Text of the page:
In the late 1950s, a parasite called MSX (multinucleated sphere unknown) infected oysters throughout the Delaware Bay. In about a year and a half, the MSX parasite had killed off 95 percent of oysters in the bay. The widespread epidemic stopped oyster fishing in its tracks for quite some time, affecting Cape May’s economy and putting the jobs of oyster farmers at risk. Dr. Haskin extensively researched the harmful organism and found a solution through breeding disease-resistant oysters. And these disease-resistant oysters are still being used by farmers today.

“He just loved it,” Haskin said of her dad’s passion for studying and becoming an expert on oysters and other various sea mollusks. “It was truly his thing.”

Throughout his lifetime, Dr. Haskin studied oysters in all different types of laboratories, with locations ranging from a small houseboat to the Rutgers’ lab that is now named after him: The Haskin Shellfish Research Laboratory (HSRL). Atlantic Capes Fisheries, a leading harvester of shellfish from the North and Mid-Atlantic regions, has been using these selectively bred, disease-resistant oyster seeds from the HSRL since the late 1990s.

Cape May County Director of Economic Development Carole Mattesich recognizes the hard work and dedication of the Haskin family, as well as Cape May County’s other devoted oyster farmers.

“Oyster farmers are salt of the earth people,” Mattesich stated. “They know cutting edge techniques and are nature lovers and environmental enthusiasts.”

Farming oysters continues to be an important part of Cape May’s economic advancement. Mattessich and other county leaders stay in constant touch with oyster farmers, making sure they have the resources they need to stay in business.

Recently, Planning Department members assisted farmers in getting a grant to purchase a refrigerated truck; transporting oysters during hot summer months can be quite challenging. They need a place to be stored that will keep them fresh while getting them to where they need to go. The truck was a wonderful victory for the county and the oyster farmers using it.

Mattessich said that a meeting was held with oyster farmers and winery operators to discuss a “multi-functional facility,” where aquaculture and spirits would be able to collaborate and thrive. It would be a place where tourists visiting Cape May could sample the tasty Cape May Salts with a glass of wine, while also learning about the eco-friendly ways in which these oysters are grown. Visitors would even be able to see the oyster flats if they desired.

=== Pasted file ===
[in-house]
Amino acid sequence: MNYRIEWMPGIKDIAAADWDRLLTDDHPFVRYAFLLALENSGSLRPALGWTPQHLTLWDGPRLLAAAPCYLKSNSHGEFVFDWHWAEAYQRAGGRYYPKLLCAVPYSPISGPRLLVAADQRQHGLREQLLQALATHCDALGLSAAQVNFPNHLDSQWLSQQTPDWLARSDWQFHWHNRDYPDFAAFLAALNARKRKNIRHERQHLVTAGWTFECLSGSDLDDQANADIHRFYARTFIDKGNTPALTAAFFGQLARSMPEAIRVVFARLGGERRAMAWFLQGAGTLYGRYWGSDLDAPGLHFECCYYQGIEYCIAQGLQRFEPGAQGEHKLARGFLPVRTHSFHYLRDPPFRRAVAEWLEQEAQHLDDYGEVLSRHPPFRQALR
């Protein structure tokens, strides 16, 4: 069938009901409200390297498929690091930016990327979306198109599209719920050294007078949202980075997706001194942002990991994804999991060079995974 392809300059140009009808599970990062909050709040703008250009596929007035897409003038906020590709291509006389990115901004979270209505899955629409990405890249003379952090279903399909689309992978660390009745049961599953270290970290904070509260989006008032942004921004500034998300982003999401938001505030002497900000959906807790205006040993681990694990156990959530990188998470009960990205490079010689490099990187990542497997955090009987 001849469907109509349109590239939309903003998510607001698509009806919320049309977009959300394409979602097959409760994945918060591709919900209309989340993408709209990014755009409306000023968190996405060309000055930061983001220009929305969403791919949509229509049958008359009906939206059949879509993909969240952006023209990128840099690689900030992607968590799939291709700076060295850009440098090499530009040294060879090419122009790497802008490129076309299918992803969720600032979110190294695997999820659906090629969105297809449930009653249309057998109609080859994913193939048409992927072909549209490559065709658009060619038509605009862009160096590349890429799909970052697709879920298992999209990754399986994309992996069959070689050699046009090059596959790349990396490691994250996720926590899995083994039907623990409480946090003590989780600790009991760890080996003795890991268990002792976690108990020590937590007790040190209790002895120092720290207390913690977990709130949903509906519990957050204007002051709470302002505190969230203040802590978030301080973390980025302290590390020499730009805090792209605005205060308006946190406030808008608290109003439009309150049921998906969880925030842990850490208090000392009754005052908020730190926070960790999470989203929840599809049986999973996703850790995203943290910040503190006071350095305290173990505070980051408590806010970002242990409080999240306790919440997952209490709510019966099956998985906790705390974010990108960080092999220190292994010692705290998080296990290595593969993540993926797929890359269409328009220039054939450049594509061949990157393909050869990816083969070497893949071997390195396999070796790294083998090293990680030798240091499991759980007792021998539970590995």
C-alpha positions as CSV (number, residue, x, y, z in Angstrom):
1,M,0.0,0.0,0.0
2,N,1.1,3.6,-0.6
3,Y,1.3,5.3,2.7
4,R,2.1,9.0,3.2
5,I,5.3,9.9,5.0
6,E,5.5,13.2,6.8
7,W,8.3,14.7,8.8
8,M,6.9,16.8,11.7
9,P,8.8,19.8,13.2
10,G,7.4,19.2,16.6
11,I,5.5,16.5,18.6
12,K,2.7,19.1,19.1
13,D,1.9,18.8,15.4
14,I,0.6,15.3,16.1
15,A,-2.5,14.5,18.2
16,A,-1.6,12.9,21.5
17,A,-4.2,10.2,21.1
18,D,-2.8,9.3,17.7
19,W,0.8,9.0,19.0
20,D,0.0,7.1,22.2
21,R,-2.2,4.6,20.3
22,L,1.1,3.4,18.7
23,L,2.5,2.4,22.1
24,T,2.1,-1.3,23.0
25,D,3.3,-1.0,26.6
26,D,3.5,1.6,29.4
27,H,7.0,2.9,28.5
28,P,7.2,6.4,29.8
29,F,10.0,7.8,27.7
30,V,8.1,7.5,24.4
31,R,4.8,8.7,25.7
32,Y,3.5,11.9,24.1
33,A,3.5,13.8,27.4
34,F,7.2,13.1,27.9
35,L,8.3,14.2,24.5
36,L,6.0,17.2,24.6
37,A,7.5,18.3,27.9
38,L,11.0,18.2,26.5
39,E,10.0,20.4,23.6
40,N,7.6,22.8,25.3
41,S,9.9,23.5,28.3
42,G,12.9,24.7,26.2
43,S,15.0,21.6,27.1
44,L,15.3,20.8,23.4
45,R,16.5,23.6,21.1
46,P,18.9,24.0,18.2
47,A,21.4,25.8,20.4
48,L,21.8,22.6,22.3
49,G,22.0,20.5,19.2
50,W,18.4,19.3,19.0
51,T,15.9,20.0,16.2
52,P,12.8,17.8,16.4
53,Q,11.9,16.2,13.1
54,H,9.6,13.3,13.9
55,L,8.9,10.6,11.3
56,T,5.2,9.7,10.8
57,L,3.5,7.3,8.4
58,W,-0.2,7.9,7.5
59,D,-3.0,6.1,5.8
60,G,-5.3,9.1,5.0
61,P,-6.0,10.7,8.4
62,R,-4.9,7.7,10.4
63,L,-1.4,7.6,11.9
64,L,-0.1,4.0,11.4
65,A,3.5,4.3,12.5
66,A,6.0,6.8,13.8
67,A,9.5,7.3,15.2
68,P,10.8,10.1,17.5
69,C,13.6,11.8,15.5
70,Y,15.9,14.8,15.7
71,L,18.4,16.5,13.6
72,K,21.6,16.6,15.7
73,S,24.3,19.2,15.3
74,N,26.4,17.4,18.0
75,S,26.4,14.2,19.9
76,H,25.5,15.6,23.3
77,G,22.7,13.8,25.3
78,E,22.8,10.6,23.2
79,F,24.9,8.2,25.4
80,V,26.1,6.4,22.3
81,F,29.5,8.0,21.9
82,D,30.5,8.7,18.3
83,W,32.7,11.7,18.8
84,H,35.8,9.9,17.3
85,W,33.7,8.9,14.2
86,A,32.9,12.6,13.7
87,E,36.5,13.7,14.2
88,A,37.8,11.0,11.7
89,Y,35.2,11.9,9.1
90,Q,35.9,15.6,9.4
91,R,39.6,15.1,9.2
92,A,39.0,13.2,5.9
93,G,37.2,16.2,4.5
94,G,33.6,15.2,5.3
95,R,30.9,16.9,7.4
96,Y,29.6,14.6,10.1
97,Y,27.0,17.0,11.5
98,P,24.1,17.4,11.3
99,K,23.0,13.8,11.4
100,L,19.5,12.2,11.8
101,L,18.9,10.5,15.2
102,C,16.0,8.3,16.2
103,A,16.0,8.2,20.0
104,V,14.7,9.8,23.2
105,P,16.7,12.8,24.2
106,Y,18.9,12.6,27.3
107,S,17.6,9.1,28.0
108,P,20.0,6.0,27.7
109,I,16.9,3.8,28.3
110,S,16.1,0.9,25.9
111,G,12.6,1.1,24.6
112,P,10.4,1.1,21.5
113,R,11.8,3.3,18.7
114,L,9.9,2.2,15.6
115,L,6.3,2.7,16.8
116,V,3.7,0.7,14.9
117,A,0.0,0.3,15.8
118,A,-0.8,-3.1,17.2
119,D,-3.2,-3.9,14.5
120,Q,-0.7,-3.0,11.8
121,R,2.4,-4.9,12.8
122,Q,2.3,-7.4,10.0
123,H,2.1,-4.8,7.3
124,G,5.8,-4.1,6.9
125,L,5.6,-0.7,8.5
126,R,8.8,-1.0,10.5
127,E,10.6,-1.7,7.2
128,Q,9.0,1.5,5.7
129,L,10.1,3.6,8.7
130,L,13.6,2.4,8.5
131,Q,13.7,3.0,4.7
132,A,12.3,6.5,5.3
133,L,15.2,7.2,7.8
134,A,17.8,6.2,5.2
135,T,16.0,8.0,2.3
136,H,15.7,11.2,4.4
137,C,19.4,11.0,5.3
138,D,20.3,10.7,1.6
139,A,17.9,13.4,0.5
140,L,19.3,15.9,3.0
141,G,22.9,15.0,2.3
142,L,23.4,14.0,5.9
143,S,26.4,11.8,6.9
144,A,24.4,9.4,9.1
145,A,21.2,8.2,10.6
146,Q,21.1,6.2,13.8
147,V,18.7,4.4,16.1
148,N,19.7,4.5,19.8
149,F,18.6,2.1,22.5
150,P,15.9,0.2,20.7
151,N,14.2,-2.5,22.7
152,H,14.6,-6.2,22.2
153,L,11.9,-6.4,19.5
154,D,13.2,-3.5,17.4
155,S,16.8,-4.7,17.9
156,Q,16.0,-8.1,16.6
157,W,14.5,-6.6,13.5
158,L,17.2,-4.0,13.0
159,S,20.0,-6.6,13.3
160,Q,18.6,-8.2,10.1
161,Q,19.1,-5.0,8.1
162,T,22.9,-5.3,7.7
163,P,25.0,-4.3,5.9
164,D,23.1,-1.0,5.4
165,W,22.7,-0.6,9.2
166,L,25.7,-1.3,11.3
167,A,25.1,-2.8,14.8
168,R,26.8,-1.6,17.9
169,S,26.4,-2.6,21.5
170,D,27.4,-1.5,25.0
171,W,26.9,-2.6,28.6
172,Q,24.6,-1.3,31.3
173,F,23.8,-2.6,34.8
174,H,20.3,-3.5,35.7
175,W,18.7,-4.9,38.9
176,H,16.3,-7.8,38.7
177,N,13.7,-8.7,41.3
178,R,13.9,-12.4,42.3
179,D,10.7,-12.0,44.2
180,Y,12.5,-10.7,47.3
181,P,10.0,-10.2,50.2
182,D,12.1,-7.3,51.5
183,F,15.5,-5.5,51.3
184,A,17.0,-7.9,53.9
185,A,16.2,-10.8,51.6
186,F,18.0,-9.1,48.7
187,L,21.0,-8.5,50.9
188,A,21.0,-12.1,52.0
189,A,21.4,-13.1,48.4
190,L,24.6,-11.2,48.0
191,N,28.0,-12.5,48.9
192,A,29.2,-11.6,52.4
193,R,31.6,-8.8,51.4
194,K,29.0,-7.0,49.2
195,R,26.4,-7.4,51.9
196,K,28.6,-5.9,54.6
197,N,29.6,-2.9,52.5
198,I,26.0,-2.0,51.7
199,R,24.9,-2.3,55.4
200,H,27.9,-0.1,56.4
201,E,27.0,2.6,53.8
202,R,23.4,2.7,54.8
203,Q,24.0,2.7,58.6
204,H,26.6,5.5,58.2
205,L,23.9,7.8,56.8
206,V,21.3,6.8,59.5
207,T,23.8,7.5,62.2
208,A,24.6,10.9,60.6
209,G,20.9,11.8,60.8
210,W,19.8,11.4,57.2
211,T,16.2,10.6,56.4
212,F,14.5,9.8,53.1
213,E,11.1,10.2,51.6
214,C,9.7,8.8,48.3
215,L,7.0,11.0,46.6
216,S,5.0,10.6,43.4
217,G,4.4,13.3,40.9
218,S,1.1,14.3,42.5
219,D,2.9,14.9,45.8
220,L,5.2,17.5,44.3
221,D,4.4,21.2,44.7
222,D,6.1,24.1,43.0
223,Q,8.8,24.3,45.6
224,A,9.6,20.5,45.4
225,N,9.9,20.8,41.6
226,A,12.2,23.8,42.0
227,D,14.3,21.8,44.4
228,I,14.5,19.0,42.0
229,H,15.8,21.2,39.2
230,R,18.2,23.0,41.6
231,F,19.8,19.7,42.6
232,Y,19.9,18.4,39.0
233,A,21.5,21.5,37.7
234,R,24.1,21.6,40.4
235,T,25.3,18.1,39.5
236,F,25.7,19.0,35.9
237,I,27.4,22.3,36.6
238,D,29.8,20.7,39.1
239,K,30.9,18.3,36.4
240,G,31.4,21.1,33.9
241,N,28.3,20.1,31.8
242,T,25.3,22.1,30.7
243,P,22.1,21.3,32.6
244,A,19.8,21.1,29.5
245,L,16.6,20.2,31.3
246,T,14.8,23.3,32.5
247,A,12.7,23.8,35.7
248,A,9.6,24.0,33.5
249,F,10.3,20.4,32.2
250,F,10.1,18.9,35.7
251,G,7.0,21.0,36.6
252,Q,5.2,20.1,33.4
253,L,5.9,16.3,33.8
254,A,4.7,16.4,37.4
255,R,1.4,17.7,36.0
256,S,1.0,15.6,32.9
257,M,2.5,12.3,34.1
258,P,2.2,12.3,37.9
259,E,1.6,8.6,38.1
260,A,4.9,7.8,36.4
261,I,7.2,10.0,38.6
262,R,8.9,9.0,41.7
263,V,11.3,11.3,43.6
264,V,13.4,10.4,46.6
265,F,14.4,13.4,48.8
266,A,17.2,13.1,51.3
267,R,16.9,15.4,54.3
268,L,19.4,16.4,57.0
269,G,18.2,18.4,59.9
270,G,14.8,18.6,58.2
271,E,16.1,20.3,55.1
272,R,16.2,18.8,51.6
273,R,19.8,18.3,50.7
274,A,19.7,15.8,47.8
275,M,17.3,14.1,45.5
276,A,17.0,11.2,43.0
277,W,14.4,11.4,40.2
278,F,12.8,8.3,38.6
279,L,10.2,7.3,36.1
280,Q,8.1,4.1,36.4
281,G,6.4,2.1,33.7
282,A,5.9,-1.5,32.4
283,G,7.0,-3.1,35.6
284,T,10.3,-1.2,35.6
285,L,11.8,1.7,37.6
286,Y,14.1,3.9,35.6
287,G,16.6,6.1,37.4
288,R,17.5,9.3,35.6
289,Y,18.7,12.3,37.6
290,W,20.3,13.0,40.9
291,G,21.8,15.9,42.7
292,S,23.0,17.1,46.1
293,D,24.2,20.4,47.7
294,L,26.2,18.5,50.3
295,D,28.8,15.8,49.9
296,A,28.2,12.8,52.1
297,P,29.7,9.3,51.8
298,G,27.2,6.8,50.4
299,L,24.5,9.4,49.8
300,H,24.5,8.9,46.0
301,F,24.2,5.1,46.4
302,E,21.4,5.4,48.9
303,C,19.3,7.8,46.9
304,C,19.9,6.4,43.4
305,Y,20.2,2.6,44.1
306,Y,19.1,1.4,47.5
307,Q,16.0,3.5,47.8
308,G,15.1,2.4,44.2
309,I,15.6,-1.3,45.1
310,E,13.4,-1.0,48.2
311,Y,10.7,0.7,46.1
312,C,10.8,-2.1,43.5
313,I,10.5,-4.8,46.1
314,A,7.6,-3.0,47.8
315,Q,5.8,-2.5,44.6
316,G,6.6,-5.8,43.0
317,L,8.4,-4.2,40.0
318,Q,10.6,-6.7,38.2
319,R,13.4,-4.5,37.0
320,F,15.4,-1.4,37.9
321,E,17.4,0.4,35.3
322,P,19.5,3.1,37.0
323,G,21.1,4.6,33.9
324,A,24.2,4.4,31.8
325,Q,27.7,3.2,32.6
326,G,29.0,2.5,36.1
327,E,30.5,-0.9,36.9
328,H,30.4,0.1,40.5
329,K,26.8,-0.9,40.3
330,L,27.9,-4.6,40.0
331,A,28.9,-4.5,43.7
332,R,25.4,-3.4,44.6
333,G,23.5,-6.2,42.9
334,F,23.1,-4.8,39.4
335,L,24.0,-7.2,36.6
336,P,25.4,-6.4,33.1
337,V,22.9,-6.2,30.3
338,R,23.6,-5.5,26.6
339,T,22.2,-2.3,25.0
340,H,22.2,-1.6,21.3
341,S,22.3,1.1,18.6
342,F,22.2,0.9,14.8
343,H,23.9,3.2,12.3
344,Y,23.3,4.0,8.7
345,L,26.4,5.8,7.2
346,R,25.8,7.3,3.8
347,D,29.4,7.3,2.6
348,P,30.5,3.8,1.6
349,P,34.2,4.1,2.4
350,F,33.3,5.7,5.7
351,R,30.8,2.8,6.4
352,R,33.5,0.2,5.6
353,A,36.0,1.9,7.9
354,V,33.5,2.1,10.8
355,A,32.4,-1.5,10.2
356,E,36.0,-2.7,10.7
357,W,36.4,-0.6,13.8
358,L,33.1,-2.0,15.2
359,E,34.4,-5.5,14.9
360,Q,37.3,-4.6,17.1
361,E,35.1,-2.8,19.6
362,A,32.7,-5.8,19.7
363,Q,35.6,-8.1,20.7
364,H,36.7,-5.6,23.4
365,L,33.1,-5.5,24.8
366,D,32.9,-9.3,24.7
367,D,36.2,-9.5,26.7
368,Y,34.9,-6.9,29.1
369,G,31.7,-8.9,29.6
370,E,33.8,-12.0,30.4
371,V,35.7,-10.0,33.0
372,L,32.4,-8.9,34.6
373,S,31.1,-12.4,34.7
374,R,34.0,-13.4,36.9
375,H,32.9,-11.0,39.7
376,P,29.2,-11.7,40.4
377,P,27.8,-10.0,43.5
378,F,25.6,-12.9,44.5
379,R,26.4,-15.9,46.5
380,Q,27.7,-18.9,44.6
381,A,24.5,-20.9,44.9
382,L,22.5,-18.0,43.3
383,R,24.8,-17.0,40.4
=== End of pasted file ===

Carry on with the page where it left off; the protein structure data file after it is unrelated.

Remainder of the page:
“We hope to continue seeing methods and projects that will help oyster farmers increase their yield,” she said. “The demand is there. We just have to continue finding ways to increase the supply.”

Learning about this exciting new facility jogged a memory of mine, a time when I was visiting Cape May Point with my parents. It was mid-January of this year, and I was freshly home from a six-month backpacking trip around the world. Even though it was winter, I had missed my family’s home in Cape May Point so much while I was away, and made my parents take a road trip with me from our home in Pennsylvania to the Point. There’s something magical about the shore in the winter: the empty beaches, rough seas and cozy nights in are some of my favorite things.

The weekend we visited just so happened to be the same weekend that a massive blizzard hit the tri-state area. Saturday night came around and there was a foot of snow outside our door. It was freezing, and it had been snowing all day long. We were basically ready to call it a night at 5pm. But we decided to go out and brave the elements anyway.

We drove slowly as a snail to Congress Hall, braving the wind and cold. We parked and trudged outside in our huge jackets and snow boots, joined by other residents and visitors to the shore. All of us were laughing and shaking our heads at how crazy we must be to be out in this weather. My parents and I made it to Congress Hall, snagged a seat in the Brown Room bar area and split a plate full of Cape May Salts while we listened to a local guitar player singing classics. It was such a happy and fun night that I won’t soon forget.

Whether they’re teaching two young women on a cross-country trip to appreciate exactly where they are, being critically studied and analyzed in order to save future mollusks, being grown in a natural way that’s low impact to the environment, or being enjoyed among family and friends, oysters are important. They are a vital part of the Cape May community, and are a business that keeps growing and becoming even more in-demand and successful thanks to the skill and expertise of area oyster farmers. I can’t wait to see what the future holds for the famous Cape May Salts.